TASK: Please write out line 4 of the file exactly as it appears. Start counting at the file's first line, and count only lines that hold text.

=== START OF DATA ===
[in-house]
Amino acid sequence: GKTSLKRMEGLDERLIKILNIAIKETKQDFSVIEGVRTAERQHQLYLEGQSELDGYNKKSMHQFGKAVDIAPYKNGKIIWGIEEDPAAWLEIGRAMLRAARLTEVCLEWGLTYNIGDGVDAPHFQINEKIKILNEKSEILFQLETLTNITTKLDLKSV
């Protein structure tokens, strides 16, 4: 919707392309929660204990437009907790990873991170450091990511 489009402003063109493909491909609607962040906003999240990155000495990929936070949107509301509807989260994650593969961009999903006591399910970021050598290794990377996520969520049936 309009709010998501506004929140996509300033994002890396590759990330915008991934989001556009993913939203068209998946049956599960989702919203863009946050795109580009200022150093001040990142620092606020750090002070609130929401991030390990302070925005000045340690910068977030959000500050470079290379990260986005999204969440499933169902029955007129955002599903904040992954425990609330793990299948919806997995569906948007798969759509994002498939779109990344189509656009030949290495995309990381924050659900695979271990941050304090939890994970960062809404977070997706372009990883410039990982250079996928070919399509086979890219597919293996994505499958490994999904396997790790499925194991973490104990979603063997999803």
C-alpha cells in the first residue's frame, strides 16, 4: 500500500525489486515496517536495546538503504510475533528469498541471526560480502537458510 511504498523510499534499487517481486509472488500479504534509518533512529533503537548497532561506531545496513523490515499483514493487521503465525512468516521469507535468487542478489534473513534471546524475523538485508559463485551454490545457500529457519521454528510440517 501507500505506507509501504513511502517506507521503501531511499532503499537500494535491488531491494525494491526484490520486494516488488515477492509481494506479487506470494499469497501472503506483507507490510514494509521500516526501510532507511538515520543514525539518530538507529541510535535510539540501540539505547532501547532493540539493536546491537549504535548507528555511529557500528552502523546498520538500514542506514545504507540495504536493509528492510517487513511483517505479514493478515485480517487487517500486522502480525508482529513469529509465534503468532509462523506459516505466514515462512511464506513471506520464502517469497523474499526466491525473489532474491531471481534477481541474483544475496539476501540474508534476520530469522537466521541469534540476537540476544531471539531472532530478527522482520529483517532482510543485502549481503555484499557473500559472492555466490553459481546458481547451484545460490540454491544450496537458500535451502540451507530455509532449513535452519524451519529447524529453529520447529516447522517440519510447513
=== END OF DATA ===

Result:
C-alpha cells in the first residue's frame, strides 16, 4: 500500500525489486515496517536495546538503504510475533528469498541471526560480502537458510 511504498523510499534499487517481486509472488500479504534509518533512529533503537548497532561506531545496513523490515499483514493487521503465525512468516521469507535468487542478489534473513534471546524475523538485508559463485551454490545457500529457519521454528510440517 501507500505506507509501504513511502517506507521503501531511499532503499537500494535491488531491494525494491526484490520486494516488488515477492509481494506479487506470494499469497501472503506483507507490510514494509521500516526501510532507511538515520543514525539518530538507529541510535535510539540501540539505547532501547532493540539493536546491537549504535548507528555511529557500528552502523546498520538500514542506514545504507540495504536493509528492510517487513511483517505479514493478515485480517487487517500486522502480525508482529513469529509465534503468532509462523506459516505466514515462512511464506513471506520464502517469497523474499526466491525473489532474491531471481534477481541474483544475496539476501540474508534476520530469522537466521541469534540476537540476544531471539531472532530478527522482520529483517532482510543485502549481503555484499557473500559472492555466490553459481546458481547451484545460490540454491544450496537458500535451502540451507530455509532449513535452519524451519529447524529453529520447529516447522517440519510447513